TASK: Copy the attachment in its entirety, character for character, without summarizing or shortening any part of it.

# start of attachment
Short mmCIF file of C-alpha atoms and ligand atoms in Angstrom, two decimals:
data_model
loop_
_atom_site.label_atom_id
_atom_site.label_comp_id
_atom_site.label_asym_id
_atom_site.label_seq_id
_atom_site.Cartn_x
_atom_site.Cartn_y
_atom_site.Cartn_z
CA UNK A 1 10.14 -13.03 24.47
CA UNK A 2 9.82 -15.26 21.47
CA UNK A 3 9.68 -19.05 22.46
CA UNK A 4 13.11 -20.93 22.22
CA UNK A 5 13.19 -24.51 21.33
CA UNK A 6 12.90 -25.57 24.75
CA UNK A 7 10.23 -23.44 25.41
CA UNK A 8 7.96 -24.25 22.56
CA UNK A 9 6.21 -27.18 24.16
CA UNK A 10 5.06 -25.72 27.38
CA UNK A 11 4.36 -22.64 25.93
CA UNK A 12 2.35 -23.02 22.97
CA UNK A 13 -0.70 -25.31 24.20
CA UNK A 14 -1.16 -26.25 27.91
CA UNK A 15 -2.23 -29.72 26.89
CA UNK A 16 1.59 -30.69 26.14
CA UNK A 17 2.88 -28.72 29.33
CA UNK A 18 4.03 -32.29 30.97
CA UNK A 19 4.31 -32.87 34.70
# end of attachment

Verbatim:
Short mmCIF file of C-alpha atoms and ligand atoms in Angstrom, two decimals:
data_model
loop_
_atom_site.label_atom_id
_atom_site.label_comp_id
_atom_site.label_asym_id
_atom_site.label_seq_id
_atom_site.Cartn_x
_atom_site.Cartn_y
_atom_site.Cartn_z
CA UNK A 1 10.14 -13.03 24.47
CA UNK A 2 9.82 -15.26 21.47
CA UNK A 3 9.68 -19.05 22.46
CA UNK A 4 13.11 -20.93 22.22
CA UNK A 5 13.19 -24.51 21.33
CA UNK A 6 12.90 -25.57 24.75
CA UNK A 7 10.23 -23.44 25.41
CA UNK A 8 7.96 -24.25 22.56
CA UNK A 9 6.21 -27.18 24.16
CA UNK A 10 5.06 -25.72 27.38
CA UNK A 11 4.36 -22.64 25.93
CA UNK A 12 2.35 -23.02 22.97
CA UNK A 13 -0.70 -25.31 24.20
CA UNK A 14 -1.16 -26.25 27.91
CA UNK A 15 -2.23 -29.72 26.89
CA UNK A 16 1.59 -30.69 26.14
CA UNK A 17 2.88 -28.72 29.33
CA UNK A 18 4.03 -32.29 30.97
CA UNK A 19 4.31 -32.87 34.70